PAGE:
I’ve had Madeleine L’Engle’s Two-Part Invention, The Story of a Marriage, on my bookshelf for years. I love her Crosswicks Journals series and could identify with so much of it; despite the differences in our lives, we were both writers and mothers. It was very painful for me to read this particular book in her series, as she chronicled the journey of her husband’s death. I remember crying as I read it; how could she stand to watch her beloved in pain? I’d seen David’s desperate pain after his cancer surgery in 2006. I’d prayed never to have to see that again. I can be thankful, then, that David died in a peaceful way, sitting in his recliner with the television on.
My body shook with sobs as I read of L’Engle’s grief after her husband’s death. David found me that way and asked why I was crying. “Her husband just died,” I managed to say before sobbing again. I could only imagine then, but imagining is a way to prepare ourselves for the inevitable. Since David’s death, I see my own grief reflected beautifully in the eyes of my sisters and close friends, and my heart aches for them, too.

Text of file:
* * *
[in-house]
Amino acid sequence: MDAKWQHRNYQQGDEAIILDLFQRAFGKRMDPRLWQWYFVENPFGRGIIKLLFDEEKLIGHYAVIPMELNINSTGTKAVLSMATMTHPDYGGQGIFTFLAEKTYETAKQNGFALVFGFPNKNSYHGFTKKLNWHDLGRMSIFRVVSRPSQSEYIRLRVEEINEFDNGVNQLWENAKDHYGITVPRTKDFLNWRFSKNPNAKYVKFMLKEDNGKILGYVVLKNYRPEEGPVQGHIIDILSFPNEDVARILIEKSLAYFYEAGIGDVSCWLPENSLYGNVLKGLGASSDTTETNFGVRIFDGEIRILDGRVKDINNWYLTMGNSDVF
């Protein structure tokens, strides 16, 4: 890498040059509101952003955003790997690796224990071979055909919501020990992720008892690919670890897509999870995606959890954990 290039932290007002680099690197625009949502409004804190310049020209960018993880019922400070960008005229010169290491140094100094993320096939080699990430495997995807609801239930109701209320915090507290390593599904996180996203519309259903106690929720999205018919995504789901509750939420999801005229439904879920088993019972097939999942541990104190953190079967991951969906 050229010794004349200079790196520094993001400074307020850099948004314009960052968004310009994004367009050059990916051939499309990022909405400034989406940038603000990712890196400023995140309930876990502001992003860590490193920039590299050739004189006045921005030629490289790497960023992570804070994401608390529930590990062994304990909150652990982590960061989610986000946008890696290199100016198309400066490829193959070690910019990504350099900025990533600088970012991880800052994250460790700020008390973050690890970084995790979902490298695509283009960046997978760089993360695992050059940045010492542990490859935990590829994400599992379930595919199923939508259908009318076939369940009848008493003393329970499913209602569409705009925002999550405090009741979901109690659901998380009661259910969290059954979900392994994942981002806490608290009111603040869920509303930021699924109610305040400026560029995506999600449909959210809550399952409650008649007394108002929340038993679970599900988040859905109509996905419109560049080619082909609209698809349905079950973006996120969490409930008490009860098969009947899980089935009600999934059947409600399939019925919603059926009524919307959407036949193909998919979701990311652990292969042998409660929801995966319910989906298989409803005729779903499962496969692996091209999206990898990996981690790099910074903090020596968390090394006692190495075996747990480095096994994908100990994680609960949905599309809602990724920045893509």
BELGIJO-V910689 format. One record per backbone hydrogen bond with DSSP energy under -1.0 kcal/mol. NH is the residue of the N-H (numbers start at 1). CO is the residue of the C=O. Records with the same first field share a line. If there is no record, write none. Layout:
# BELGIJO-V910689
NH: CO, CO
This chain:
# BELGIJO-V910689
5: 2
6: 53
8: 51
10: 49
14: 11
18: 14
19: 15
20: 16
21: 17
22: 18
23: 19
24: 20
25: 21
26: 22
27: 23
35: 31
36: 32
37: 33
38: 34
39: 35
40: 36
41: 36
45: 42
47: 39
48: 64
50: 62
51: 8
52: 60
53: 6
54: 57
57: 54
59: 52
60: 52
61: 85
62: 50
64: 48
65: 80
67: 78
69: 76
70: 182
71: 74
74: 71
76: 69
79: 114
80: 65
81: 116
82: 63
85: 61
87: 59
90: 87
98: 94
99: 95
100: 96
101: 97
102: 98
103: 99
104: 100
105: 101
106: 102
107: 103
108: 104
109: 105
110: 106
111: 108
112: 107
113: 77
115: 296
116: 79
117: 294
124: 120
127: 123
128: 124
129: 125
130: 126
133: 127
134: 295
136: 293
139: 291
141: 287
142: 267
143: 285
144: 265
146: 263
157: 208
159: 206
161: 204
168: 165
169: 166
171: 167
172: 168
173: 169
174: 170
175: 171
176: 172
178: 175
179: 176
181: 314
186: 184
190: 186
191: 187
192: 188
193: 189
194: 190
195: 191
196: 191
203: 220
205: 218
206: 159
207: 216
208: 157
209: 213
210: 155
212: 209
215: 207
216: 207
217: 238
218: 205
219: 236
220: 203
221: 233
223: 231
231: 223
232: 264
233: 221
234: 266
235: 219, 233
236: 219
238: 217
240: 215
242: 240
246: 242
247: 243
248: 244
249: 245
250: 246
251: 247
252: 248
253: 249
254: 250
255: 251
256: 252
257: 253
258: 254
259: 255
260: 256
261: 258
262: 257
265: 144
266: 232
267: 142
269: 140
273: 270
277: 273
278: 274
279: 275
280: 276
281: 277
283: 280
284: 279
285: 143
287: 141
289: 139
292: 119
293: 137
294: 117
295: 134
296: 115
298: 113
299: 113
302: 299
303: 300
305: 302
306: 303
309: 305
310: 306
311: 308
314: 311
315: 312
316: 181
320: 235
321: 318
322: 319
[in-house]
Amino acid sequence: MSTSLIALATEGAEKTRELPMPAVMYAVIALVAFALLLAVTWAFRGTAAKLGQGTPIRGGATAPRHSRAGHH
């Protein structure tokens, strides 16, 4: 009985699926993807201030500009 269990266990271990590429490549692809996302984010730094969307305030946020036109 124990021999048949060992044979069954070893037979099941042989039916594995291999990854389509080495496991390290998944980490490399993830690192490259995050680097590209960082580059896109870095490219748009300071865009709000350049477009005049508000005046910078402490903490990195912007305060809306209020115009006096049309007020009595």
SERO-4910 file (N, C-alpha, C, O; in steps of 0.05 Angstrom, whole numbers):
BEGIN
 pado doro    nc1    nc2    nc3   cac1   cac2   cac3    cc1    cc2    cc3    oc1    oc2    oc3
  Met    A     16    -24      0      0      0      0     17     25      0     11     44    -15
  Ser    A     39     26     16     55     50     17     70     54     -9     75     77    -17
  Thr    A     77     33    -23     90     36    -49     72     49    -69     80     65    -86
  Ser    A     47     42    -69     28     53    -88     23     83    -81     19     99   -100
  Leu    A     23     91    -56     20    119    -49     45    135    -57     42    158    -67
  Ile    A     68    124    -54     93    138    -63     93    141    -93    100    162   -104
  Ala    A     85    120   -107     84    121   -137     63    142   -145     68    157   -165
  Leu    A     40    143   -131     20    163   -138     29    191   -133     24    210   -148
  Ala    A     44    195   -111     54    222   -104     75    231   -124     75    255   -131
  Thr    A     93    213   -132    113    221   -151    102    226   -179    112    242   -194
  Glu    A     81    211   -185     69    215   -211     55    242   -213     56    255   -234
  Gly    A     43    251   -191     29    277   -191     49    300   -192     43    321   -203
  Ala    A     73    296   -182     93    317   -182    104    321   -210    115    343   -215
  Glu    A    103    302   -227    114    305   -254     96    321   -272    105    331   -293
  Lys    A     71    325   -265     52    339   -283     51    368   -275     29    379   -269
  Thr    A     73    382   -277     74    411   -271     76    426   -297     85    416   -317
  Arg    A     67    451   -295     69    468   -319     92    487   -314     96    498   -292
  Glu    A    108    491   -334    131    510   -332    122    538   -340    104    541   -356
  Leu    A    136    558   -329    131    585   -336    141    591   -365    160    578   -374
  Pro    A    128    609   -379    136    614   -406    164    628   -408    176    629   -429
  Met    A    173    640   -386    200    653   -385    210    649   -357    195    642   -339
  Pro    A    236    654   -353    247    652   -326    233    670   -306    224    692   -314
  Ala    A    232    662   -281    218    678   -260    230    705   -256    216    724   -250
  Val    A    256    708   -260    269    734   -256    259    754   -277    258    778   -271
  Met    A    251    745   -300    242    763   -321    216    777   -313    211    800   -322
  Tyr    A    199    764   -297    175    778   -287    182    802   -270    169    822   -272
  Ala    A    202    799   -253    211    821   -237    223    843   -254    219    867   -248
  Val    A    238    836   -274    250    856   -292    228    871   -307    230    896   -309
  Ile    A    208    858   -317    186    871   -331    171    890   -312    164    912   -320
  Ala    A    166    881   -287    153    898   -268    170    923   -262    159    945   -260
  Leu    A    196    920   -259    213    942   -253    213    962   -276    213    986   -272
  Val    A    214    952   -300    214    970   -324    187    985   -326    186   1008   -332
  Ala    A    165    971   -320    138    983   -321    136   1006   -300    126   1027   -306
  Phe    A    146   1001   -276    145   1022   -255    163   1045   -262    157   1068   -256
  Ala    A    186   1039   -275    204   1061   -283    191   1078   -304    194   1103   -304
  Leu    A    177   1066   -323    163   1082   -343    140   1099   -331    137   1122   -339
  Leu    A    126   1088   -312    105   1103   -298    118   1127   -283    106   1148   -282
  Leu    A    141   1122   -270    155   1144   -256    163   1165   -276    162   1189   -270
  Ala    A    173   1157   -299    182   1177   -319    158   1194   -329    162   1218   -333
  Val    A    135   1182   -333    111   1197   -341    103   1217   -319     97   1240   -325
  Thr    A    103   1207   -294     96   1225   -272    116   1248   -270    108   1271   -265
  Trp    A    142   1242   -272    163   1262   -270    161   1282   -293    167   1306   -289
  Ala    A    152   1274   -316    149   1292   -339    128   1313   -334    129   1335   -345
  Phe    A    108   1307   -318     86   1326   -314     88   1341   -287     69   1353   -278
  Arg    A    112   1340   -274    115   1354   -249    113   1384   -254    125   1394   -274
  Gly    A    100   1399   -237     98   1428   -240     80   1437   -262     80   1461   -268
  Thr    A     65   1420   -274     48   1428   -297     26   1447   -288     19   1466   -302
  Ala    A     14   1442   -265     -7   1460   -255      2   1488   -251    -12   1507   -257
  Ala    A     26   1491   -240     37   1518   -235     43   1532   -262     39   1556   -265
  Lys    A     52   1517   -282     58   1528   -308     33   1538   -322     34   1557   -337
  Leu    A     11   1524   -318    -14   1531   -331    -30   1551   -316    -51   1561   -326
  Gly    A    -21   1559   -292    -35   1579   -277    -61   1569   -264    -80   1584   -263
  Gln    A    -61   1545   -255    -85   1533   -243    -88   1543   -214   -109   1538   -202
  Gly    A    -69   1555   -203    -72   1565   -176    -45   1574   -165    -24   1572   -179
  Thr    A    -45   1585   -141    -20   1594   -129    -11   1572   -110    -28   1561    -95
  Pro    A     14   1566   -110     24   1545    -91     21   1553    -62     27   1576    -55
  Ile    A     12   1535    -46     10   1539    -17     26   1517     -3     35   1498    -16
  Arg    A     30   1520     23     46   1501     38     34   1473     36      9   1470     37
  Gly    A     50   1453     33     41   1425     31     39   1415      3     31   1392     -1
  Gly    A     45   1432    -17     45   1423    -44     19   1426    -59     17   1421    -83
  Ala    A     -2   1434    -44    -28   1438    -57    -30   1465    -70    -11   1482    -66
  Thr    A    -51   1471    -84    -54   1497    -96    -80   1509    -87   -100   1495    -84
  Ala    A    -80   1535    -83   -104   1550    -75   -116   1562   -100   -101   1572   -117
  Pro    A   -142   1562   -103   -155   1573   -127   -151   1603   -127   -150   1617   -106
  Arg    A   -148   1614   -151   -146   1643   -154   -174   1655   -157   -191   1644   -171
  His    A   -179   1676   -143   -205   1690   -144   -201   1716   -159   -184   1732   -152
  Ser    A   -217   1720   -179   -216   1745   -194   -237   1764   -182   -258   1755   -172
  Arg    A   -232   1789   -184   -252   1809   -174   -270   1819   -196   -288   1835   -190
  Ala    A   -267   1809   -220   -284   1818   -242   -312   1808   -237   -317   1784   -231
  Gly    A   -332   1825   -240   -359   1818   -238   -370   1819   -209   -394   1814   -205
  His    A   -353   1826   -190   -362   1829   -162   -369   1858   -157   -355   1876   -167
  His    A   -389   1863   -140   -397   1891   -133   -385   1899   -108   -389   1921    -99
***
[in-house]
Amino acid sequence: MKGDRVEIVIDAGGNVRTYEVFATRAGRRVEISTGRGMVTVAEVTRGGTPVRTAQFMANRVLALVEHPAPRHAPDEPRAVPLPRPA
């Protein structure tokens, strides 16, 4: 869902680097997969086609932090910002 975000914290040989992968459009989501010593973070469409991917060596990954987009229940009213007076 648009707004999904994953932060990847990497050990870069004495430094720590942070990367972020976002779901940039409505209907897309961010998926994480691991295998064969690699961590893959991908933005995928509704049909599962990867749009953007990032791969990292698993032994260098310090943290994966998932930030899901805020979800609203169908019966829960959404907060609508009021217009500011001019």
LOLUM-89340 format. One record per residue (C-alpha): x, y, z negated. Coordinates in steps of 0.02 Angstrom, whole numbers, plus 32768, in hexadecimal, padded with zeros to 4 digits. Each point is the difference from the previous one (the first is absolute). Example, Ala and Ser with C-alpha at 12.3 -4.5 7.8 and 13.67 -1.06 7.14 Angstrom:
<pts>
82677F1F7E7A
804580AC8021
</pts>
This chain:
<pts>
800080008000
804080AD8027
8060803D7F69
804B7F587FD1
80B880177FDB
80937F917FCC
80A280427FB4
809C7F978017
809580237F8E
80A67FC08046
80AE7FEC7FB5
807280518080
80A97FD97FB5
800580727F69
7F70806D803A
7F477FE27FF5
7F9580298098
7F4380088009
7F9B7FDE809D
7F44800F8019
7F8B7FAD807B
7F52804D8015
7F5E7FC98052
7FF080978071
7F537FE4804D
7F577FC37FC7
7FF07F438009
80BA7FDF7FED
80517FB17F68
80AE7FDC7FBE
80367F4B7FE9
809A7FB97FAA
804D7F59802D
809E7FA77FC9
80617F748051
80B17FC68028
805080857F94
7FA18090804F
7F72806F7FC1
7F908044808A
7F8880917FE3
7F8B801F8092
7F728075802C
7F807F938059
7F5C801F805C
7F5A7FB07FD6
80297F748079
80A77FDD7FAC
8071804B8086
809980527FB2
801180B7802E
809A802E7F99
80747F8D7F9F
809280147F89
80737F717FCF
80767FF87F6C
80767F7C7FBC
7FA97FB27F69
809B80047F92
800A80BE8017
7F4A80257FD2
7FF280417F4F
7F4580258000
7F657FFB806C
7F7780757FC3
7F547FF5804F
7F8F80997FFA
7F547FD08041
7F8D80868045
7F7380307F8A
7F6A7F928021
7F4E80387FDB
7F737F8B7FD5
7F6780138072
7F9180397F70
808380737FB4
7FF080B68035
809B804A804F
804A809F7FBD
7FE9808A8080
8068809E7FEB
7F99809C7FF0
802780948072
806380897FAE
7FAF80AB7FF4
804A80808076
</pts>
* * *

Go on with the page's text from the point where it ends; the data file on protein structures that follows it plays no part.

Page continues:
“Now I am setting out into the unknown. It will take me a long while to work through the grief. There are no shortcuts; it has to be gone through.” (Two-Part Invention, page 228)
“But grief still has to be worked through. It is like walking through water. Sometimes there are little waves lapping about my feet. Sometimes there is an enormous breaker that knocks me down. Sometimes there is a sudden and fierce squall. But I know that many waters cannot quench love, neither can the floods drown it.”
We are not good about admitting grief, we Americans. It is embarrassing. We turn away, afraid that it might happen to us. But it is part of life, and it has to be gone through.” (page 229)
“When I married I opened myself to the possibility of great joy and great pain and I have known both. Hugh’s death is like an amputation. But would I be willing to protect myself by having rejected marriage? By having rejected love? No. I wouldn’t have missed a minute of it, not any of it.” (page 231)